Langer showed that when asking for a favor from a stranger, simply giving a reason for the request (because), even if it’s artificial (because I have to make copies), greatly increases the odds of the person complying. Reasoning from first principles, rather than by analogy (previous experiences) can open up the door to learning, better work results, or prevent manipulation. First principles thinking can be easy to describe, but can be quite difficult to practice.

Why is reasoning necessary? We love to have reasons as Langer's experiment proves people to comply. Therefore, make sure to share the reasons why the task is important before delegating. Charlie Munger shares the story of Carl Braun, the creator of CF Braun Engineering Company —

His rule for all the Braun Company’s communications was called the five W’s – you had to tell who was going to do what, where, when and why. And if you wrote a letter or directive in the Braun Company telling somebody to do something, and you didn’t tell him why, you could get fired. In fact, you would get fired if you did it twice. You might ask why that is so important? Well, again that’s a rule of psychology. Just as you think better if you array knowledge on a bunch of models that are basically answers to the question, why, why, why, if you always tell people why, they’ll understand it better, they’ll consider it more important, and they’ll be more likely to comply. Even if they don’t understand your reason, they’ll be more likely to comply. So there’s an iron rule that just as you want to start getting worldly wisdom by asking why, why, why in communicating with other people about everything, you want to include why, why, why.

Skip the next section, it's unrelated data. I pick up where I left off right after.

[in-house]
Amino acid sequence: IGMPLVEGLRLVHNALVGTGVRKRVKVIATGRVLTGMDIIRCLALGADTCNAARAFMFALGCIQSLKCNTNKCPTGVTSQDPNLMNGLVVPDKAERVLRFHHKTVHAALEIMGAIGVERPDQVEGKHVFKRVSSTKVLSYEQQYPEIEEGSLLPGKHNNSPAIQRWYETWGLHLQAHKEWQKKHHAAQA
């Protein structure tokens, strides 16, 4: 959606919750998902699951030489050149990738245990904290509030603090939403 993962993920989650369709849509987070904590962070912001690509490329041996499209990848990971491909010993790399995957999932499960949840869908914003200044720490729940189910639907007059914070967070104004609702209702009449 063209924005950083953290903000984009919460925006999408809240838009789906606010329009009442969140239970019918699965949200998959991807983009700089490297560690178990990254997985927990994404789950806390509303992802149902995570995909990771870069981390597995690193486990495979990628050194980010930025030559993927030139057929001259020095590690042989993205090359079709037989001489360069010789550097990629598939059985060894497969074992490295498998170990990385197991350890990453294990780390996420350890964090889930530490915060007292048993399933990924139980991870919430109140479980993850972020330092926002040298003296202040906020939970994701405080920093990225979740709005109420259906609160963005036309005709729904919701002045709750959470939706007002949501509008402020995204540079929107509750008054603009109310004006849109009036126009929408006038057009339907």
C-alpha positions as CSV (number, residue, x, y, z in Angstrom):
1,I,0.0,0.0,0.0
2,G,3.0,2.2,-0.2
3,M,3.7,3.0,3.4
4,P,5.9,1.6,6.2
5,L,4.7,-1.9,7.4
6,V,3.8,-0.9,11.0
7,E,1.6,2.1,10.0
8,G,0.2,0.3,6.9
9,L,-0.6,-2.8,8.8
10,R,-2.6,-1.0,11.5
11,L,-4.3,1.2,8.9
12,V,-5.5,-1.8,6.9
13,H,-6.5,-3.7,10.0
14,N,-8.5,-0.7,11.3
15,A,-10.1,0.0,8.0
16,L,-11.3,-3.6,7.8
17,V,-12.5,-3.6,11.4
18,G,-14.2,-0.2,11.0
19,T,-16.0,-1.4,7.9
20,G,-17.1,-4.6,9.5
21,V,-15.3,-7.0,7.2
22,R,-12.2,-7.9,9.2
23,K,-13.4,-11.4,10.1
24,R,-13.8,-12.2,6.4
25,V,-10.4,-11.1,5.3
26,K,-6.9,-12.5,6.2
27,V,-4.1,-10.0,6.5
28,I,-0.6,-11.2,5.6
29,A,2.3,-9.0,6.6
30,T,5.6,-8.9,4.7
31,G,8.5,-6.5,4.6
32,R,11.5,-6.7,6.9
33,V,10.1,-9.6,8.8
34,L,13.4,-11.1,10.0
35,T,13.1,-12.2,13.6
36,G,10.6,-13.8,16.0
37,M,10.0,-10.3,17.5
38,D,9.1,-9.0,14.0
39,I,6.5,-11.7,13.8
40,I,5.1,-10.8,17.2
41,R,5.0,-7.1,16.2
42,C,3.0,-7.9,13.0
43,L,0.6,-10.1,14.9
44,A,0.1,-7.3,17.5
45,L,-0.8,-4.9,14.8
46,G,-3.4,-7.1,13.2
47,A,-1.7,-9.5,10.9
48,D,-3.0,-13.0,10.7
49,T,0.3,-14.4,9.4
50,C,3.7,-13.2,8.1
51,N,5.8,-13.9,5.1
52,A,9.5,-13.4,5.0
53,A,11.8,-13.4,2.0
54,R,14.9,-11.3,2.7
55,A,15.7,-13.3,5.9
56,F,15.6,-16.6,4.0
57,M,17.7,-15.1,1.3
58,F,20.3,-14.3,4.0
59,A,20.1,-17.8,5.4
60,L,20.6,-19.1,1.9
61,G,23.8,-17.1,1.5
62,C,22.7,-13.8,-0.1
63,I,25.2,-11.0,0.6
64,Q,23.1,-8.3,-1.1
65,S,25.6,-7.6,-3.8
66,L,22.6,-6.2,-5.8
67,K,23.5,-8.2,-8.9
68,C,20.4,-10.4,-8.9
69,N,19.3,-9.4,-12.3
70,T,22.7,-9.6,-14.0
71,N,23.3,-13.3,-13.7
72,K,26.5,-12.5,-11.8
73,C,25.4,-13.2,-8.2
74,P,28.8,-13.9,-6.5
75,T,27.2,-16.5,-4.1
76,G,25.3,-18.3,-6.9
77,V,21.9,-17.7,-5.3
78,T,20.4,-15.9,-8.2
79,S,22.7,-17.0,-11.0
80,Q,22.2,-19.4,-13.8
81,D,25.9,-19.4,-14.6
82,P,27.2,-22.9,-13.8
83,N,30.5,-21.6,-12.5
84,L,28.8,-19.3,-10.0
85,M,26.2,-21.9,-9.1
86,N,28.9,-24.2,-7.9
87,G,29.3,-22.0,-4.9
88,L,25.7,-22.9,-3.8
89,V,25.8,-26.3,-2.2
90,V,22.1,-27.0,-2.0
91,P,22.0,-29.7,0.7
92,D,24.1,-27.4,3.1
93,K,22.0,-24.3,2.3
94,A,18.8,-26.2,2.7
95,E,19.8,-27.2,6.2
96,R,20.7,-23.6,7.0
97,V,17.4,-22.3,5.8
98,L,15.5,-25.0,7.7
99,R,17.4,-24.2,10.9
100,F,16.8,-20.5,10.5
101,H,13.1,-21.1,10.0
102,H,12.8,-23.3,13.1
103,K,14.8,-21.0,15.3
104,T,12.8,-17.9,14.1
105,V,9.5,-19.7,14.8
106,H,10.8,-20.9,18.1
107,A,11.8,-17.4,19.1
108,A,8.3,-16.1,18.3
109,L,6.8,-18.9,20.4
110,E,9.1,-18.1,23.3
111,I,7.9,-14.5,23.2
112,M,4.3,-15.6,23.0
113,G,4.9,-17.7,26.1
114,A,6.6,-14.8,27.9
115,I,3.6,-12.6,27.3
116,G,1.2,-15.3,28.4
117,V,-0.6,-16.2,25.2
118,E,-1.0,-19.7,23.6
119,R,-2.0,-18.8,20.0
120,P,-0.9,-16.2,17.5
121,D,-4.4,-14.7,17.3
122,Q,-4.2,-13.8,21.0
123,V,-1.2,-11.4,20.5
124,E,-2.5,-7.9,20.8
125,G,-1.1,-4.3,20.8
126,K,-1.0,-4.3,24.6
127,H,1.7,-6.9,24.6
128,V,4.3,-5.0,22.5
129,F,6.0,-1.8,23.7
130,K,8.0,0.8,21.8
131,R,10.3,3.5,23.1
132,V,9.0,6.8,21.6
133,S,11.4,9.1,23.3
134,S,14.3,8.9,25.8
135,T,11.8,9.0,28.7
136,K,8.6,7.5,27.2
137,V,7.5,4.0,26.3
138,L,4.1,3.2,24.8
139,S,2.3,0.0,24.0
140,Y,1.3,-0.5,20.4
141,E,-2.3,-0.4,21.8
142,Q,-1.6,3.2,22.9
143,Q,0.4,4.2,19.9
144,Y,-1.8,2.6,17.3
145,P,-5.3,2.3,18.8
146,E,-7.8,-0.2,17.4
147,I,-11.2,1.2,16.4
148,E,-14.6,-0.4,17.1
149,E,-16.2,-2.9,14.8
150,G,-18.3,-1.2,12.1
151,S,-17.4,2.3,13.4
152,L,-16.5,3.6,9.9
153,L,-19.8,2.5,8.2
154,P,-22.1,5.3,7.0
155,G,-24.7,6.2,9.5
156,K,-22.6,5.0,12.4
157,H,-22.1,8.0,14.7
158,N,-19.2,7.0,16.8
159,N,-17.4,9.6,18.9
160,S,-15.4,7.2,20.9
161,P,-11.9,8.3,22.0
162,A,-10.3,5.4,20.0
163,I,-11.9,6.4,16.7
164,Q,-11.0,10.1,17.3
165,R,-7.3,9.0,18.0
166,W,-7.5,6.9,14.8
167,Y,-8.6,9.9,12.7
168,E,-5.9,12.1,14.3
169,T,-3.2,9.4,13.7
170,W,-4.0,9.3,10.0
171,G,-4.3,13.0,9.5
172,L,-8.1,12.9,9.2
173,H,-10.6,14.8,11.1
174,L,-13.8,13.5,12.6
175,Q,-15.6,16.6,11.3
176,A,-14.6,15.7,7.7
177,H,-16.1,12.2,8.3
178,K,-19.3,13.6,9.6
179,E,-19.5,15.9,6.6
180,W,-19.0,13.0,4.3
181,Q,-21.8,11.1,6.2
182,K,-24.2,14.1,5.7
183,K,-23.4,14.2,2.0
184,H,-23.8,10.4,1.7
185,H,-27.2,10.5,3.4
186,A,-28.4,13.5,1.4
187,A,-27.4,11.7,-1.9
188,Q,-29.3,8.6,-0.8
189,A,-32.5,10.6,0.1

Carl Braun knew the ideas got through when reasons for the ideas were meticulously laid out. Who was to do What, Where, When and Why. However, reason-respecting tendency is so strong that a requester can give meaningless or incorrect reasons which will make a person on receiving end to comply with orders and requests. Langer's experiment again proves this point. Is ‘I have to make some copies’ really an important explanation for people to comply to let the person break in line? Our need for making sense makes us believe in nonsense artificial reasons. It turns people are addicted to the word “because” and are just looking for answers not the reasons or a better understanding of it. Charlie Munger shared Reason Respecting Tendency bias in his famous lecture Psychology of Human Misjudgement.

There is in man, particularly one in an advanced culture, a natural love of accurate cognition and a joy in its exercise. This accounts for the widespread popularity of crossword puzzles, other puzzles, and bridge and chess columns, as well as all games requiring mental skill.This tendency has an obvious implication. It makes man especially prone to learn well when a would-be teacher gives correct reasons for what is taught, instead of simply laying out the desired belief ex cathedra with no reasons given. Few practices, therefore, are wiser than not only thinking through reasons before giving orders but also communicating these reasons to the recipient of the order. In general, learning is most easily assimilated and used when, lifelong, people consistently hang their experience, actual and vicarious, on a latticework of theory answering the question: Why? Unfortunately, Reason Respecting Tendency is so strong that even a person’s giving of meaningless or incorrect reasons will increase compliance with his orders and requests…This sort of unfortunate byproduct of Reason-Respecting Tendency is a conditioned reflex, based on a widespread appreciation of the importance of reasons. And, naturally, the practice of laying out various claptrap reasons is much used by commercial and cult “compliance practitioners” to help them get what they don’t deserve.

So what do you do to not get mis-influenced by intentional reasonings?

First principles thinking: To reverse engineer any complex problem use the first-principles thinking by breaking down the problem into basic elements and then reassemble from the ground up. Asking why can remove all assumptions and misconceptions. It leaves you with basic elements. Elon Musk is well known for using first principles mindset and shares his thoughts: